Robert Magnan, the Fort Peck Reservation's fish and game director, has waited two years for an answer to a fairly straightforward question: Will the reservation in northeast Montana become home to a new herd of Yellowstone bison graduating from the state's brucellosis quarantine facility at Corwin Springs? Despite nearly a decade of interagency discussions contemplating tribal land for quarantined bison relocation—and despite Fort Peck's investment of roughly $200,000 in grazing land, solar-powered water troughs and wildlife-friendly fences to accommodate the ungulates—Magnan has yet to hear any guarantees.
"We fenced the whole 5,000 [acres] with brand-new game-friendly fence," Magnan says. "The money we received from various donors and grants helped us to get it going, and we're all done with it now. We're just waiting for the buffalo."
It's an uncertain situation not only for Fort Peck but also for north central Montana's Fort Belknap Reservation. There, tribes have put bison infrastructure projects on hold pending a response from Montana Fish, Wildlife and Parks (FWP) on whether they'll ever receive the animals. The reservation and its supporters in the environmental community are growing tired of years of talk and no action.
"In a meeting last year with Fish, Wildlife and Parks in Helena, we were assured that this was part of the plan, that the tribes would be kept involved in the planning process and ultimately the distribution of these buffalo to tribes," says Mike Fox, a Fort Belknap Community Council representative and former head of the reservation's bison management program. "We never heard anything back."
Several weeks ago, FWP began its latest round of discussions on where to place bison that have successfully passed through the state's quarantine program. Some 50 bison determined to be brucellosis-free are currently awaiting temporary relocation, and in early January FWP identified three state-owned wildlife management areas—Marias River, Beartooth and the newly acquired Spotted Dog—that could serve as interim holding sites until the agency can develop a long-term plan. It's an avenue FWP Director Joe Maurier believes wasn't properly explored in earlier management discussions.
"Nobody in the agency, it appears to me, was really looking at our own public lands as well," Maurier says. "I think we have an obligation to look at that."
FWP took a drastically different approach to bison relocation in 2010. The agency temporarily released 86 quarantined animals to Ted Turner's Green Ranch near Bozeman and promised 75 percent of the herd's offspring to Turner Enterprises. The decision led four bison advocacy groups to file a lawsuit against FWP alleging the state had privatized wildlife held in public trust. FWP defended its actions, stating that no other public or private groups were adequately prepared to house the bison.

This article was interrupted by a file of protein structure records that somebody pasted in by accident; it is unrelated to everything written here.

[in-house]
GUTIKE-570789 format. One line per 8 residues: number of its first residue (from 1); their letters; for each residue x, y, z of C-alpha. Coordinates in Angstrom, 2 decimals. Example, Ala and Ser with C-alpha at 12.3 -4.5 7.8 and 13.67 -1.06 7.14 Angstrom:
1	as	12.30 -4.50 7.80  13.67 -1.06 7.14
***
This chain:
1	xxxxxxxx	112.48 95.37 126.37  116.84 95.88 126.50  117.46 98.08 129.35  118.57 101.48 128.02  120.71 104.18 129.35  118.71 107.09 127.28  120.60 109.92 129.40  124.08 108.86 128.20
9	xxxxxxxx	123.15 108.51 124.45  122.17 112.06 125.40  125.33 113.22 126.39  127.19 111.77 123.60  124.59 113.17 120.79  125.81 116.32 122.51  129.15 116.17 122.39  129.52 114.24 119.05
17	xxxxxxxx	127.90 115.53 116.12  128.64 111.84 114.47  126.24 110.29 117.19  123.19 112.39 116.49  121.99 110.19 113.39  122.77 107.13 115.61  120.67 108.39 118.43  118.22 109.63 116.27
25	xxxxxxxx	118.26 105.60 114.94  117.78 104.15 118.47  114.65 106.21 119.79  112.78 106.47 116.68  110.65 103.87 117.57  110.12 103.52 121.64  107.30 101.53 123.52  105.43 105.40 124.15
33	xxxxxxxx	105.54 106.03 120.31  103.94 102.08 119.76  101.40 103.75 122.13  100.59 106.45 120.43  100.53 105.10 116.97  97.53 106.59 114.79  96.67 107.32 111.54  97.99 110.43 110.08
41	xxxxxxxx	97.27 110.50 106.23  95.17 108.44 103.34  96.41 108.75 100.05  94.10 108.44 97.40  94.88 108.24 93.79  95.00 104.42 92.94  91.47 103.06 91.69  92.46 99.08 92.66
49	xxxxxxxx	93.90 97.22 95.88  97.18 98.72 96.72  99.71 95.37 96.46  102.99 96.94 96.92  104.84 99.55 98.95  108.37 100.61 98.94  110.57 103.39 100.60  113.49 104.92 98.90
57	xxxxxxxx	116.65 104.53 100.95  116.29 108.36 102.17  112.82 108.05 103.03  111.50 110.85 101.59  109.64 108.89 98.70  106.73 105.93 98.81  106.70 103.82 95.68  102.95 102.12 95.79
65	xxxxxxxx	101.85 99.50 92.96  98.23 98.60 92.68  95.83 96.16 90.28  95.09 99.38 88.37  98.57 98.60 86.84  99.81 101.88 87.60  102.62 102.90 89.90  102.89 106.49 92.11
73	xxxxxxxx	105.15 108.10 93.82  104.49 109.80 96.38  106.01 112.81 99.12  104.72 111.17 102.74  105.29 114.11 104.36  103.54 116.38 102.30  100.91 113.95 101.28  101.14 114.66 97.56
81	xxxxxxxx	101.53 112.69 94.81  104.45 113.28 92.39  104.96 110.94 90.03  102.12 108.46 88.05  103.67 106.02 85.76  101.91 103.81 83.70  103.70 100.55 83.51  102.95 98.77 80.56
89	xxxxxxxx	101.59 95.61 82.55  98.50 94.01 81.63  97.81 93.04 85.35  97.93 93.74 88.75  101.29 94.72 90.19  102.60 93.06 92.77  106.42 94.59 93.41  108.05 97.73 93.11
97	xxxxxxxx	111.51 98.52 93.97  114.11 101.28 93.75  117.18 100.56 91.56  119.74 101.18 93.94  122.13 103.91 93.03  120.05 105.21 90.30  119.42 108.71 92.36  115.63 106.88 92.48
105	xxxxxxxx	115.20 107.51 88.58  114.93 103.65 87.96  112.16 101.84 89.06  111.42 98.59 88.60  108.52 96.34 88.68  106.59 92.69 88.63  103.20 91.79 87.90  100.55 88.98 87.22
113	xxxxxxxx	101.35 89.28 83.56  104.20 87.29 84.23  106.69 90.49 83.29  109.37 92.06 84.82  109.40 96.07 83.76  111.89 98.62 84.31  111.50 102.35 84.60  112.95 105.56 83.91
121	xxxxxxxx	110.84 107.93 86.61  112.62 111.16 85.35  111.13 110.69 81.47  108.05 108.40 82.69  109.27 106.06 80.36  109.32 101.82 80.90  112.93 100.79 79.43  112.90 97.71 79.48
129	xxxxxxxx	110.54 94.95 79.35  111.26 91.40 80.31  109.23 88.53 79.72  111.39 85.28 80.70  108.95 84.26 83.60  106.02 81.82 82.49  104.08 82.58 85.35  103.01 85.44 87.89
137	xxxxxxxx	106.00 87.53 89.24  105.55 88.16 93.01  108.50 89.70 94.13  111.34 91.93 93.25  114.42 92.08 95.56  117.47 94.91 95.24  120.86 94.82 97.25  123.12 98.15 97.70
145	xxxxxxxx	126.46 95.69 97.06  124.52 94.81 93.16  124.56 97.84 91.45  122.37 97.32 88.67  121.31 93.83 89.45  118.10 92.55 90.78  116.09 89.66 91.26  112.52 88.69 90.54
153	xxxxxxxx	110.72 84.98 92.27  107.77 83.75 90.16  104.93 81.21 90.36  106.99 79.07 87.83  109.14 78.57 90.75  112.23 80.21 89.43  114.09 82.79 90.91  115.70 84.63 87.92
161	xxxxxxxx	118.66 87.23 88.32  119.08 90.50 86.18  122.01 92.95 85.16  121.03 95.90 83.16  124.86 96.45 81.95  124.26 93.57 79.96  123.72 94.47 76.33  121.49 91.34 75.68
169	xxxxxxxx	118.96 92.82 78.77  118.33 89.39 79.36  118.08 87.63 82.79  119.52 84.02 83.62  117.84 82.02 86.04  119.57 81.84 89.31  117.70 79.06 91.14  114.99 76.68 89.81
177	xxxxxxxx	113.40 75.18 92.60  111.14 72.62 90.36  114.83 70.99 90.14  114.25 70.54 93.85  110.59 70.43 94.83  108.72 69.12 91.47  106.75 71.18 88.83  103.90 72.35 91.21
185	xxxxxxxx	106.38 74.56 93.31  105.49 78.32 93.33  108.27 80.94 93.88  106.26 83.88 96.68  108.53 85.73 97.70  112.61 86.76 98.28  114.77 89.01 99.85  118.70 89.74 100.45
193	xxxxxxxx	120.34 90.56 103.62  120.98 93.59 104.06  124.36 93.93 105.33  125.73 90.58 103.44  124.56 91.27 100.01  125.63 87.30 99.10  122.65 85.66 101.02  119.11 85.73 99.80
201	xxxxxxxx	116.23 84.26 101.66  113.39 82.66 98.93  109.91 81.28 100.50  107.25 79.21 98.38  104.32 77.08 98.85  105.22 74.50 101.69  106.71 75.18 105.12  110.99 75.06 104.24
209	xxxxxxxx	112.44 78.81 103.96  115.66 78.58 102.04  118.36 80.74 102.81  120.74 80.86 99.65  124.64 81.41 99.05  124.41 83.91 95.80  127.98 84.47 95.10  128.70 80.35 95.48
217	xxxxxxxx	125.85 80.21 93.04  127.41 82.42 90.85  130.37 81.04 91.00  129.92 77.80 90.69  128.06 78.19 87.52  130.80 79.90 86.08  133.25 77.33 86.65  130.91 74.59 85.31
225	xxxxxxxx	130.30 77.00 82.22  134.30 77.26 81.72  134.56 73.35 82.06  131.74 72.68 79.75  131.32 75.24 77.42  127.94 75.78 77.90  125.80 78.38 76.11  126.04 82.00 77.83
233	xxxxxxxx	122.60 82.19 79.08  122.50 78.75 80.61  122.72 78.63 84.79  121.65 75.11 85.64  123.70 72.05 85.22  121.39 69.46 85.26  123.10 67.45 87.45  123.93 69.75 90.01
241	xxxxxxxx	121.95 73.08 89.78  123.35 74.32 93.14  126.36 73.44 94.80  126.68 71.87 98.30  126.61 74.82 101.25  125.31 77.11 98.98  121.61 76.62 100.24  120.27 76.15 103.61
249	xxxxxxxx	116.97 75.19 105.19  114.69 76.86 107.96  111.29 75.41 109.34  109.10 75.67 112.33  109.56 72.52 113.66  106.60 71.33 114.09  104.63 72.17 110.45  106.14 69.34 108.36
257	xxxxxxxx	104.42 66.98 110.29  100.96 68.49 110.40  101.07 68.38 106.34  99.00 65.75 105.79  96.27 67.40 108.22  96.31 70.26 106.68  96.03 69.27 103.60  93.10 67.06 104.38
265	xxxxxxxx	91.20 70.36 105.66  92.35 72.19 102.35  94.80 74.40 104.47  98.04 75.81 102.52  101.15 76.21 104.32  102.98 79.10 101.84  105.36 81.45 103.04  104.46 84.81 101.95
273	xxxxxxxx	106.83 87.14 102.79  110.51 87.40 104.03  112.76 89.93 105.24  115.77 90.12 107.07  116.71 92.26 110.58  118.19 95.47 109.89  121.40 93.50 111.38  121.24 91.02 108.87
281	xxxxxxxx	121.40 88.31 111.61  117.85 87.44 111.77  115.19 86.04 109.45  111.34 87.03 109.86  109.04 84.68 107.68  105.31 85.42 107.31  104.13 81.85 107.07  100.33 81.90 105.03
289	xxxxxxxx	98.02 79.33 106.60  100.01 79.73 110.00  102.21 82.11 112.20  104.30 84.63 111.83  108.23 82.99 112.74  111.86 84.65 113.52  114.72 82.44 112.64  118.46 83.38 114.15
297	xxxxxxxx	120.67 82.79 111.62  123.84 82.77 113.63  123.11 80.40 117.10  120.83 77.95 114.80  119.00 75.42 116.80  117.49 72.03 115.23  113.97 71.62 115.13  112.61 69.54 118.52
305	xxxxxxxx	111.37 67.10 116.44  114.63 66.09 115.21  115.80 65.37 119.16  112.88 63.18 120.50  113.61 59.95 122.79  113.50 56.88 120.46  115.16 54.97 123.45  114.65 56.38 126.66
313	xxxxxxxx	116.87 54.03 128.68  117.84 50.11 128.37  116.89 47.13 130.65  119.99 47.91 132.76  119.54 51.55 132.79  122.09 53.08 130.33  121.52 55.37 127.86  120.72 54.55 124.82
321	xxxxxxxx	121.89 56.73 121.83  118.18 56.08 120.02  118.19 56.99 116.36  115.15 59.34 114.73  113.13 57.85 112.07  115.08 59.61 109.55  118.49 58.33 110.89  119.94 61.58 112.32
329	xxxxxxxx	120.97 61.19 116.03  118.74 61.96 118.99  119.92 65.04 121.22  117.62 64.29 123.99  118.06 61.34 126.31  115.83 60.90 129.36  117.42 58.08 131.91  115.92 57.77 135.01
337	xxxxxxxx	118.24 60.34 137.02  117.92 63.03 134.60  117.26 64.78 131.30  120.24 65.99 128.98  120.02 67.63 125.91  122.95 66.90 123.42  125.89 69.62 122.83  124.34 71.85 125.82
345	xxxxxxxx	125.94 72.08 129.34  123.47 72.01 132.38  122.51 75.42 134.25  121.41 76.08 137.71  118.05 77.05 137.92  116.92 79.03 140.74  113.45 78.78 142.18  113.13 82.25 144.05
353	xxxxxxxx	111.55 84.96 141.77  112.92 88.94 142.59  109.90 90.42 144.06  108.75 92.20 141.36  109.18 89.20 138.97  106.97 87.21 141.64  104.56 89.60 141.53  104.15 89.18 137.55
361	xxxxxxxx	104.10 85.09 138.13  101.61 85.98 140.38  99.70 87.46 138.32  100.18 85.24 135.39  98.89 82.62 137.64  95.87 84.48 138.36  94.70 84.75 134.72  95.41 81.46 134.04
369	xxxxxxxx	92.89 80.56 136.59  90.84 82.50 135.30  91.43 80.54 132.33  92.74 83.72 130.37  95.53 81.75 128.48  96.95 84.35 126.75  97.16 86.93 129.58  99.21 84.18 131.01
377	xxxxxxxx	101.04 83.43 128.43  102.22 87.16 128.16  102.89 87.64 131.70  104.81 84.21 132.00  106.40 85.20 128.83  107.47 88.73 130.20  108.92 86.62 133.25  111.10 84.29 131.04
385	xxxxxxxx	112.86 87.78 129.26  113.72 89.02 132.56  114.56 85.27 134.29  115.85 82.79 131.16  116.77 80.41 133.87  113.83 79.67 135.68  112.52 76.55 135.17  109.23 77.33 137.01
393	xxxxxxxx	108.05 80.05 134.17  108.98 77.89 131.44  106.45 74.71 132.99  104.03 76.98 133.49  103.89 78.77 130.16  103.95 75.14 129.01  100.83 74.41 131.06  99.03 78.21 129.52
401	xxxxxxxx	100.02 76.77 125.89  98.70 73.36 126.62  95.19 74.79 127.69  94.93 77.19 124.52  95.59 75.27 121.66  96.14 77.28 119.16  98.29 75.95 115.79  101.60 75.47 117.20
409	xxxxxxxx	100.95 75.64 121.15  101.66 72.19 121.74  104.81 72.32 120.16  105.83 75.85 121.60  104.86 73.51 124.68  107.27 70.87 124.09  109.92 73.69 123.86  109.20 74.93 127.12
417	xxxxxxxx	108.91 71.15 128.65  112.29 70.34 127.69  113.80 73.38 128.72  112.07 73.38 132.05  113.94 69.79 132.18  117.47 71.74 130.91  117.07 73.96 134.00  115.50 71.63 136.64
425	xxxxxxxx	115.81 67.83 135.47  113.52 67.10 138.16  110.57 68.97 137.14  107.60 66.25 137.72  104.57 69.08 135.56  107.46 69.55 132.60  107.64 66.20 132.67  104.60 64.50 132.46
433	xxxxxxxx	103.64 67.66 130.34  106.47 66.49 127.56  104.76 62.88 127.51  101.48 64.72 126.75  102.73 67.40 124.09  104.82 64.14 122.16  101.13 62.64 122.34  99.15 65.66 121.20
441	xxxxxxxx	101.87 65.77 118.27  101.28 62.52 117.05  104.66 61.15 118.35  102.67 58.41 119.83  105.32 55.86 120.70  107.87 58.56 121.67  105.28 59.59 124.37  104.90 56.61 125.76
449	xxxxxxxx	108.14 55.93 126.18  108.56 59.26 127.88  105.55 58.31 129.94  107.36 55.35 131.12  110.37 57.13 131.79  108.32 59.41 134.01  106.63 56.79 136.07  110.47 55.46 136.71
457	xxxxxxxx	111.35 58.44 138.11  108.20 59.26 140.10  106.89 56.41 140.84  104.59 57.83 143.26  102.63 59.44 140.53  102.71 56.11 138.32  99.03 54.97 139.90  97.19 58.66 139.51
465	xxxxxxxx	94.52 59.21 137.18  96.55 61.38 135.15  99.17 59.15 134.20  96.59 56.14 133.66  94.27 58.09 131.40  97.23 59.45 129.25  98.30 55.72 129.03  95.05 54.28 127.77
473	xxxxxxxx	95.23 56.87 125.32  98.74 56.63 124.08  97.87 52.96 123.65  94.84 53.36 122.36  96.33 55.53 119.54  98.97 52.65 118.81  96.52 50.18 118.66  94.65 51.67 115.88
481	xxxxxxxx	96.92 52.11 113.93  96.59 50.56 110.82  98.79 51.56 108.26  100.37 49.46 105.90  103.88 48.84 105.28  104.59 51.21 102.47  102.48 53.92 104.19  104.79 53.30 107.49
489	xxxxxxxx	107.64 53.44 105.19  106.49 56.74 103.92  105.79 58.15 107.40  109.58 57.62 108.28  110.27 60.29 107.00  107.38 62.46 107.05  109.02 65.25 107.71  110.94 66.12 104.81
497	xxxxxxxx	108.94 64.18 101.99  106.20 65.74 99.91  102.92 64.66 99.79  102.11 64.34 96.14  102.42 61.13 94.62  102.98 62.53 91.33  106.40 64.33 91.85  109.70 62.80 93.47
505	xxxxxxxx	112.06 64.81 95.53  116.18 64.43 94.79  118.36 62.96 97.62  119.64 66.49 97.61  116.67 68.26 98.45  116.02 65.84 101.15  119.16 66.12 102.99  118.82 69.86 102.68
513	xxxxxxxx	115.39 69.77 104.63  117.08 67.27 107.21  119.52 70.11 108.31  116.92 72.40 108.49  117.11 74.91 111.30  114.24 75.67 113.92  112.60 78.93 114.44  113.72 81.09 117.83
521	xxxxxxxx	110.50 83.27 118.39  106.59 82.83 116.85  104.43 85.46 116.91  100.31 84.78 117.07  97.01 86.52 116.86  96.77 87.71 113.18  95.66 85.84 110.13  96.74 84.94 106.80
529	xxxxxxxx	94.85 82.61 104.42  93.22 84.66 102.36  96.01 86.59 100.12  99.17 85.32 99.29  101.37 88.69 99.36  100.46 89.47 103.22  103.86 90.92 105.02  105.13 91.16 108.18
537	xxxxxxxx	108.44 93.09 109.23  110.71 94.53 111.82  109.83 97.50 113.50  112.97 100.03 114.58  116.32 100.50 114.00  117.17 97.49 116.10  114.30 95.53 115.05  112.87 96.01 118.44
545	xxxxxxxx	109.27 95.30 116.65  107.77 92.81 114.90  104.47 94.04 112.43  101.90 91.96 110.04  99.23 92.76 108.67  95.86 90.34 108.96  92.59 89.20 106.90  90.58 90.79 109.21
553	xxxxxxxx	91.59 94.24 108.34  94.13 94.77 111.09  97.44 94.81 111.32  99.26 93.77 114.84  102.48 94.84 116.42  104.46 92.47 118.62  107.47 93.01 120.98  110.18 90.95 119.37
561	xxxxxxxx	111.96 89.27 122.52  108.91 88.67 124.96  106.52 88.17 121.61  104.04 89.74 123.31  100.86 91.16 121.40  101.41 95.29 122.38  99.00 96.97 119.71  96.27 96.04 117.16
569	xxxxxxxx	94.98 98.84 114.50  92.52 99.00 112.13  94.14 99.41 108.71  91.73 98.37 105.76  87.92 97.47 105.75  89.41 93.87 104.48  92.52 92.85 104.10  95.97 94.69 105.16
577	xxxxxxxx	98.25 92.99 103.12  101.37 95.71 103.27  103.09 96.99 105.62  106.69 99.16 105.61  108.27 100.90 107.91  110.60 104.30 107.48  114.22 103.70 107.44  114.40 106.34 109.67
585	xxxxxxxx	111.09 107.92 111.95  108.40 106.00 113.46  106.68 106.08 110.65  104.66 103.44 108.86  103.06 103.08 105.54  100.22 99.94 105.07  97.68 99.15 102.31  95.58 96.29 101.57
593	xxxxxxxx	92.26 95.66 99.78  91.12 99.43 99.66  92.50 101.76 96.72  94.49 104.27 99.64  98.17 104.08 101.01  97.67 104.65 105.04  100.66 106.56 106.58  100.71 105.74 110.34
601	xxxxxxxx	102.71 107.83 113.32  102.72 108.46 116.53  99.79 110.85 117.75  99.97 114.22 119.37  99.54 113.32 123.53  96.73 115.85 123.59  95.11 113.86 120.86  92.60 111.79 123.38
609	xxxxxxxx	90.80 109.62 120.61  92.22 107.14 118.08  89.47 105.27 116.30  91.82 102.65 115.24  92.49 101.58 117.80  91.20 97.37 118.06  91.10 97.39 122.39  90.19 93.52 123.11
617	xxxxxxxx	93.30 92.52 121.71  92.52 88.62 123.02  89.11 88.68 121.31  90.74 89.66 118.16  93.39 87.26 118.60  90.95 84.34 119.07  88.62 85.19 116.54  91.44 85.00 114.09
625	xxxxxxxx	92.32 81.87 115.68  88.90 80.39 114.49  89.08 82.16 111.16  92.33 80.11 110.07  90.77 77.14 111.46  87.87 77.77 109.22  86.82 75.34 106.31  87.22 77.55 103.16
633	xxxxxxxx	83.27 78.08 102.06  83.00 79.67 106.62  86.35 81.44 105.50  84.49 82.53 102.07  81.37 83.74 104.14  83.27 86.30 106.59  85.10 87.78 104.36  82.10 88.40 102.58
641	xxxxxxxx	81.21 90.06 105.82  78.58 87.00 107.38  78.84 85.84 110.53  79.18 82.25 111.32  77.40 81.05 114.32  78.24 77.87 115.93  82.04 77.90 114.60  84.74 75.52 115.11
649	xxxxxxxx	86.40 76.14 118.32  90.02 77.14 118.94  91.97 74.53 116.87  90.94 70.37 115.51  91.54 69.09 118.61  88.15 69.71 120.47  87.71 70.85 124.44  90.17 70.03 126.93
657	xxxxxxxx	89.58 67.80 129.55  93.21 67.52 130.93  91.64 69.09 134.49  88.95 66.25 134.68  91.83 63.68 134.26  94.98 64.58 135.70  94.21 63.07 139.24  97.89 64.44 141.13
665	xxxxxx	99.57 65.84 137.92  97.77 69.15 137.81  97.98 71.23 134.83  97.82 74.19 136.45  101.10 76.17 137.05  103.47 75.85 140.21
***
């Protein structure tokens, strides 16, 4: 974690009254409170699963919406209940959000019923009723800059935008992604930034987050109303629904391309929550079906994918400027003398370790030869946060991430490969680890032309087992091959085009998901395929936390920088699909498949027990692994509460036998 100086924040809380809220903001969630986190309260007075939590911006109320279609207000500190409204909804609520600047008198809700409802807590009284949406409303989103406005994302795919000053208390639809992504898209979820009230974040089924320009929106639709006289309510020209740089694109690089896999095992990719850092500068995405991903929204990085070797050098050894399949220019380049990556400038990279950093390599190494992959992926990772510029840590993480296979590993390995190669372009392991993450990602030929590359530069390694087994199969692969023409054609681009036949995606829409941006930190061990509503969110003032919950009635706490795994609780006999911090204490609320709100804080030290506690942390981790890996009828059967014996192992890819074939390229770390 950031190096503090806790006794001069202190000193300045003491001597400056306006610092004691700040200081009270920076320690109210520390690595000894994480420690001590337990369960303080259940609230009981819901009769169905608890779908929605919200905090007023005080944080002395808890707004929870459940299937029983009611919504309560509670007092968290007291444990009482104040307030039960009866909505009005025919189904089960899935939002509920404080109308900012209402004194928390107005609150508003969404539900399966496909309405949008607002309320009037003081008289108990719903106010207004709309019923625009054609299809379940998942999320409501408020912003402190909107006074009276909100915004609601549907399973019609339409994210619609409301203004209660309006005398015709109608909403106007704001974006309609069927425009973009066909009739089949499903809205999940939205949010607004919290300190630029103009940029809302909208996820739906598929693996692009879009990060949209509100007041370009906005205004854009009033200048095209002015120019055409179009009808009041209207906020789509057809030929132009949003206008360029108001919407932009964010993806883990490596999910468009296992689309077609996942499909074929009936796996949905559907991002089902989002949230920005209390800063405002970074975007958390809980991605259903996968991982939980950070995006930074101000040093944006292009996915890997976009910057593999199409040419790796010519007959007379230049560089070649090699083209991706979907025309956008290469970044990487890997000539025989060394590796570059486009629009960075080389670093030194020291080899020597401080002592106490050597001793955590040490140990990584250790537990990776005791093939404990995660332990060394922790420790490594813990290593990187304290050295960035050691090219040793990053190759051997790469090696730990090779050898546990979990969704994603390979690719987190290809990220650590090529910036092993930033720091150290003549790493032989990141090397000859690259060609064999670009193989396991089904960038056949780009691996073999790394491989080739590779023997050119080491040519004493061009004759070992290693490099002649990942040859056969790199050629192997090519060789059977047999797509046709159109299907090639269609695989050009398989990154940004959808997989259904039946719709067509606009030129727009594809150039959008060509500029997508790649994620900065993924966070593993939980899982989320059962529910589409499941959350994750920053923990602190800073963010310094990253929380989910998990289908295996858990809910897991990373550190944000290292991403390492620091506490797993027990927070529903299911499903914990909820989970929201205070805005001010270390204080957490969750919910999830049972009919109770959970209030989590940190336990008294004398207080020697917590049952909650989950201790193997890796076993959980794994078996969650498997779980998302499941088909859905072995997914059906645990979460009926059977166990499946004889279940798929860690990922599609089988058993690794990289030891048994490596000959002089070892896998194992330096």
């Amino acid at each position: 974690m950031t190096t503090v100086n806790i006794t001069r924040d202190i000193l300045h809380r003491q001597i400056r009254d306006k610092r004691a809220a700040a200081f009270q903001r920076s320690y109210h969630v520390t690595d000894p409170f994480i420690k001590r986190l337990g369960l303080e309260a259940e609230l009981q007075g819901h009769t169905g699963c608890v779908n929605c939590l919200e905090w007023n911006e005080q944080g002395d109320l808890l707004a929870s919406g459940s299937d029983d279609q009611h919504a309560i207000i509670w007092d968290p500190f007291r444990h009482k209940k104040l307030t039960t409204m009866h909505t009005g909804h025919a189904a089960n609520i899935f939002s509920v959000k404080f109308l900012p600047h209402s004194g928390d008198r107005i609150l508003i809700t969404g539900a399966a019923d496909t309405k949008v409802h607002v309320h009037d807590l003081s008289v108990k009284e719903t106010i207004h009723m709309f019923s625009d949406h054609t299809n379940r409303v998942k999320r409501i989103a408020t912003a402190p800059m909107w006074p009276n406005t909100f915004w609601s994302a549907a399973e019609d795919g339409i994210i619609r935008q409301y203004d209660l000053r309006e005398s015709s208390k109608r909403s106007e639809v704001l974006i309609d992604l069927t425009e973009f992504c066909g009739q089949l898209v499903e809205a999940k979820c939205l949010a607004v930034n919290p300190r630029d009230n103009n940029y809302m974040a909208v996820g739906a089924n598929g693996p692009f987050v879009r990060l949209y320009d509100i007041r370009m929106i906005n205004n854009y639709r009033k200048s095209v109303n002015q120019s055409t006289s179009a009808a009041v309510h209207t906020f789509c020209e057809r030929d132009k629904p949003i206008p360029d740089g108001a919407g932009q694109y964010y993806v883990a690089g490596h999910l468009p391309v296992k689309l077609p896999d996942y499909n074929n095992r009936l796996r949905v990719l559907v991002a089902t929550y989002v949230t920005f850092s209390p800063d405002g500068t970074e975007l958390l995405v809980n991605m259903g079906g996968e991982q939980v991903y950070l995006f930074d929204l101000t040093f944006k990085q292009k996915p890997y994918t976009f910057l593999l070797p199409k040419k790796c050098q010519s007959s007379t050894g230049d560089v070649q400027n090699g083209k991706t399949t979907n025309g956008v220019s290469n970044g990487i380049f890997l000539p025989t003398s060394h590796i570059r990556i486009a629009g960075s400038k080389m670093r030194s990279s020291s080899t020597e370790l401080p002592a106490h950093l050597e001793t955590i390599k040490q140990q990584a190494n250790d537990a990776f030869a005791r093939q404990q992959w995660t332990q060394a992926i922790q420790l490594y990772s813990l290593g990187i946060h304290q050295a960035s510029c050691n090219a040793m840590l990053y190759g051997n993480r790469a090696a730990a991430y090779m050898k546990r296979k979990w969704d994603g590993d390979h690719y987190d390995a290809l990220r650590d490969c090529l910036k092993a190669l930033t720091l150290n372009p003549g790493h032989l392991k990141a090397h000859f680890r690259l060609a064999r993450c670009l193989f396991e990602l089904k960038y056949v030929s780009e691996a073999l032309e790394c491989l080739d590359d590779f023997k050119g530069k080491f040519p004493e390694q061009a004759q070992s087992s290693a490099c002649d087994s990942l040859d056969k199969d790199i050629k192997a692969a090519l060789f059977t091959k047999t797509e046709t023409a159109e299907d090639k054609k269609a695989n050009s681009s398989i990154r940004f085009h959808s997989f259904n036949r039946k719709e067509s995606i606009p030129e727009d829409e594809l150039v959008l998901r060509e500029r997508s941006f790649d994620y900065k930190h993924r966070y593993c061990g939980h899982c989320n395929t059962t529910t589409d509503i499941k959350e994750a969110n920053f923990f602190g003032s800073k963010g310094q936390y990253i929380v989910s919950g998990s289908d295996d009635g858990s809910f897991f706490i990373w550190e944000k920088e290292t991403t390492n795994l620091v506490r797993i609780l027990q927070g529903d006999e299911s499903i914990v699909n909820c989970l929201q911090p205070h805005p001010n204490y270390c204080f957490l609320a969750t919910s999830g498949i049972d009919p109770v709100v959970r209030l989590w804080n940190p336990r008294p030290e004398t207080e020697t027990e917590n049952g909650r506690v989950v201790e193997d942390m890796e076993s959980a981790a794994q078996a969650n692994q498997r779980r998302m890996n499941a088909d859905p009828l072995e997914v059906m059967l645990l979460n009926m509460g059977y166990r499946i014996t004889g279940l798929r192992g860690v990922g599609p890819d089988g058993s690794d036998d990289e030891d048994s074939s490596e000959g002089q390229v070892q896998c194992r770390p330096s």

While Maurier says tribal lands are a "viable option," he points to the ongoing legal battle as the reason behind the state's sudden hesitancy to relocate bison to Fort Peck or Fort Belknap.
"My view, frankly, is I don't see a difference between [Green Ranch] and the tribes because the tribes are sovereign nations," Maurier says. "When you say public, that means everybody has access to them in an unfettered manner, either for viewing or hunting. And I think the fact of the matter is, on tribal lands that wouldn't be the case."
"If we're going to get sued for it," Maurier adds, "why would I give them to the tribes if the court's going to say, 'No, you can't do that'?"
Yet according to the plaintiffs themselves, Maurier's concerns are baseless. Both the Yellowstone Buffalo Foundation and the Buffalo Field Campaign told the Independent they support, and even encourage, the relocation of Yellowstone bison to tribal lands. Some with the FWP Commission agree that the tribes deserve equal consideration in the coming months.
"I was strongly assertive at the commission meeting [Jan. 13] that Fish, Wildlife and Parks, before we move any bison away from Yellowstone, makes sure we've given full consideration to the tribe's application for receiving bison, that they don't receive short shrift," says Commissioner Ron Moody, adding that he refuses to vote on any relocation measure "until the tribes say they've been treated fairly."
For Defenders of Wildlife, the tribes' questions have gone unanswered for far too long. The group has supported both reservations for over a decade to expand the infrastructure for existing herds and improve bison-related tourism.
"The latest science is showing that very few bison are genetically pure and free of cattle genes," says Jonathan Proctor, Defenders of Wildlife's Rocky Mountain Region representative. "So both tribes want to convert to genetically pure Yellowstone bison and try to manage them in a more wild manner."
FWP's legal troubles aren't the only hurdles facing bison relocation to tribal lands. Sen. John Brenden, R-Scobey, recently introduced a bill in the Montana Legislature banning any relocation of free-roaming Yellowstone bison out of the Corwin Springs facility—one of many legislative attempts to modify bison management. Brenden's legislation, a rewrite of a bill he failed to push through in 2009, went before the Senate Fish and Game Committee last week.
Maurier says he's unsure what will happen to the quarantined bison if Brenden's bill passes, but Proctor believes it will require the wholesale slaughter of all disease-free bison—and render the efforts of people like Magnan pointless.
"I've had people say, 'Well, why do you want Yellowstone buffalo?'" Magnan says. "Genetic purity. They're the closest to our ancestors as we can get, and that's why we want them. To retain that history."